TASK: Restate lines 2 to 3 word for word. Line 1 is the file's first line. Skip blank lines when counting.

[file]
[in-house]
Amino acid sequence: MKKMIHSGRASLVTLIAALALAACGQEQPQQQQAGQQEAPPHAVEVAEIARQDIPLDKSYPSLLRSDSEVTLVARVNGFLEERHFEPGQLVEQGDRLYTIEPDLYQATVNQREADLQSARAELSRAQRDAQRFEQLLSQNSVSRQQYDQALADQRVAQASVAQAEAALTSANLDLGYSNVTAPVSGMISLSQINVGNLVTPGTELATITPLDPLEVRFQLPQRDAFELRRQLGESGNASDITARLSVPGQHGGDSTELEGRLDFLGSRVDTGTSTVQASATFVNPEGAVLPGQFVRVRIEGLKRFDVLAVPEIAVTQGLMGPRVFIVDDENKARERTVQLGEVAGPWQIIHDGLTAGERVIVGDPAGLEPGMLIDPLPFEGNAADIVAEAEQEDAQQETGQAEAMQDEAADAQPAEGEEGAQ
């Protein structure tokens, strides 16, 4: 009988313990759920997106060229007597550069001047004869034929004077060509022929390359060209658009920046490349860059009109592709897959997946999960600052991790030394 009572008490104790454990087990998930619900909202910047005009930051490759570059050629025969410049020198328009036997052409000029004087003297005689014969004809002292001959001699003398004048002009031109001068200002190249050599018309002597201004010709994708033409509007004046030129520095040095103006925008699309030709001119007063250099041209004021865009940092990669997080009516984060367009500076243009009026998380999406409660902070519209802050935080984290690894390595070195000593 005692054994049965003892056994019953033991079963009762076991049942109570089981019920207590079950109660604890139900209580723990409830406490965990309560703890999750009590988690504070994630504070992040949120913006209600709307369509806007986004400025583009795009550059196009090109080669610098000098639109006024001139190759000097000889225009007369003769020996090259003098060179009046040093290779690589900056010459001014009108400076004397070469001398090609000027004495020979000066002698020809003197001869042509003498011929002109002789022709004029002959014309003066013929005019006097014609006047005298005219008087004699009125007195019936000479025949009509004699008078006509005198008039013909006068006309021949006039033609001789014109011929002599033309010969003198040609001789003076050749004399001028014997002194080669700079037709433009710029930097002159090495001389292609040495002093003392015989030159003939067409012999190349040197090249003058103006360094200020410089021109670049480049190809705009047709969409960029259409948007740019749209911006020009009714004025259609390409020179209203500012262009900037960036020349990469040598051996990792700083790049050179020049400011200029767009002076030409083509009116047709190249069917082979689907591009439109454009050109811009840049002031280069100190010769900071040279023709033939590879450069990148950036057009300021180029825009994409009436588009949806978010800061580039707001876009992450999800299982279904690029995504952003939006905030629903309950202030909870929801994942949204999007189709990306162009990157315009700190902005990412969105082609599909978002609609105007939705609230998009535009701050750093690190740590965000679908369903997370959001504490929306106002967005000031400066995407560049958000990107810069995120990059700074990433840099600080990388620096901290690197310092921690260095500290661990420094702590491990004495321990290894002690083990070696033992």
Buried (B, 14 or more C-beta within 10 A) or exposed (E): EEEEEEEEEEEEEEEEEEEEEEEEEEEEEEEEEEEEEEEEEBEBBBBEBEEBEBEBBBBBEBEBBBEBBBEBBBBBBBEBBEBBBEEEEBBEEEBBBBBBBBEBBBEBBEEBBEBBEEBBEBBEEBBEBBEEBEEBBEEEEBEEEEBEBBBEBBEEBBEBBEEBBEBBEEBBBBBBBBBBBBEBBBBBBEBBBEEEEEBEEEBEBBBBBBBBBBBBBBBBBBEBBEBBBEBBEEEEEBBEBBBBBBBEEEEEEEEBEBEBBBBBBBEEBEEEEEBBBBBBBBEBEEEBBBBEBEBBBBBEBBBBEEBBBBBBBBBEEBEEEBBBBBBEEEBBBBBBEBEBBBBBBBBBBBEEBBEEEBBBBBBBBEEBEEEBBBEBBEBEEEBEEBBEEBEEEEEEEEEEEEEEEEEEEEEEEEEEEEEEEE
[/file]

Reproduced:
Amino acid sequence: MKKMIHSGRASLVTLIAALALAACGQEQPQQQQAGQQEAPPHAVEVAEIARQDIPLDKSYPSLLRSDSEVTLVARVNGFLEERHFEPGQLVEQGDRLYTIEPDLYQATVNQREADLQSARAELSRAQRDAQRFEQLLSQNSVSRQQYDQALADQRVAQASVAQAEAALTSANLDLGYSNVTAPVSGMISLSQINVGNLVTPGTELATITPLDPLEVRFQLPQRDAFELRRQLGESGNASDITARLSVPGQHGGDSTELEGRLDFLGSRVDTGTSTVQASATFVNPEGAVLPGQFVRVRIEGLKRFDVLAVPEIAVTQGLMGPRVFIVDDENKARERTVQLGEVAGPWQIIHDGLTAGERVIVGDPAGLEPGMLIDPLPFEGNAADIVAEAEQEDAQQETGQAEAMQDEAADAQPAEGEEGAQ
């Protein structure tokens, strides 16, 4: 009988313990759920997106060229007597550069001047004869034929004077060509022929390359060209658009920046490349860059009109592709897959997946999960600052991790030394 009572008490104790454990087990998930619900909202910047005009930051490759570059050629025969410049020198328009036997052409000029004087003297005689014969004809002292001959001699003398004048002009031109001068200002190249050599018309002597201004010709994708033409509007004046030129520095040095103006925008699309030709001119007063250099041209004021865009940092990669997080009516984060367009500076243009009026998380999406409660902070519209802050935080984290690894390595070195000593 005692054994049965003892056994019953033991079963009762076991049942109570089981019920207590079950109660604890139900209580723990409830406490965990309560703890999750009590988690504070994630504070992040949120913006209600709307369509806007986004400025583009795009550059196009090109080669610098000098639109006024001139190759000097000889225009007369003769020996090259003098060179009046040093290779690589900056010459001014009108400076004397070469001398090609000027004495020979000066002698020809003197001869042509003498011929002109002789022709004029002959014309003066013929005019006097014609006047005298005219008087004699009125007195019936000479025949009509004699008078006509005198008039013909006068006309021949006039033609001789014109011929002599033309010969003198040609001789003076050749004399001028014997002194080669700079037709433009710029930097002159090495001389292609040495002093003392015989030159003939067409012999190349040197090249003058103006360094200020410089021109670049480049190809705009047709969409960029259409948007740019749209911006020009009714004025259609390409020179209203500012262009900037960036020349990469040598051996990792700083790049050179020049400011200029767009002076030409083509009116047709190249069917082979689907591009439109454009050109811009840049002031280069100190010769900071040279023709033939590879450069990148950036057009300021180029825009994409009436588009949806978010800061580039707001876009992450999800299982279904690029995504952003939006905030629903309950202030909870929801994942949204999007189709990306162009990157315009700190902005990412969105082609599909978002609609105007939705609230998009535009701050750093690190740590965000679908369903997370959001504490929306106002967005000031400066995407560049958000990107810069995120990059700074990433840099600080990388620096901290690197310092921690260095500290661990420094702590491990004495321990290894002690083990070696033992």